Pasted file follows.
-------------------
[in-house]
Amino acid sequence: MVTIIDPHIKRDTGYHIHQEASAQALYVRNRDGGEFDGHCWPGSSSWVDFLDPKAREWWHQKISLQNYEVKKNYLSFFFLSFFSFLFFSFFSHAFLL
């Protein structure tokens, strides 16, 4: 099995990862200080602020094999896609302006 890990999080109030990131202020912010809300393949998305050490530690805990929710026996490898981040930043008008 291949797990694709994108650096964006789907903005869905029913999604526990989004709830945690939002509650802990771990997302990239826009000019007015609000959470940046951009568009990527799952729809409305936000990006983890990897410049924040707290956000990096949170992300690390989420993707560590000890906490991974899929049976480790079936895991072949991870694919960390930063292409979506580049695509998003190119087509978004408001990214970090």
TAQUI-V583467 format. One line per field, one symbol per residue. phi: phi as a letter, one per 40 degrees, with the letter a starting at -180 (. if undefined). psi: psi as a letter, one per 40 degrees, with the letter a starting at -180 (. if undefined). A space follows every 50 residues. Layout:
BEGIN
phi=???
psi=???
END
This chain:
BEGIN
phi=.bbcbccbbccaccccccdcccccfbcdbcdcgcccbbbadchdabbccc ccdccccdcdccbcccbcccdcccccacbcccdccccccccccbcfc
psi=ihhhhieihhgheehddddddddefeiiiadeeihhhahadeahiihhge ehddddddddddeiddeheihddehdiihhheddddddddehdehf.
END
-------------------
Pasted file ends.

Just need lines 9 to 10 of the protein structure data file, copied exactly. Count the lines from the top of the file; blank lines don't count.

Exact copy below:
This chain:
BEGIN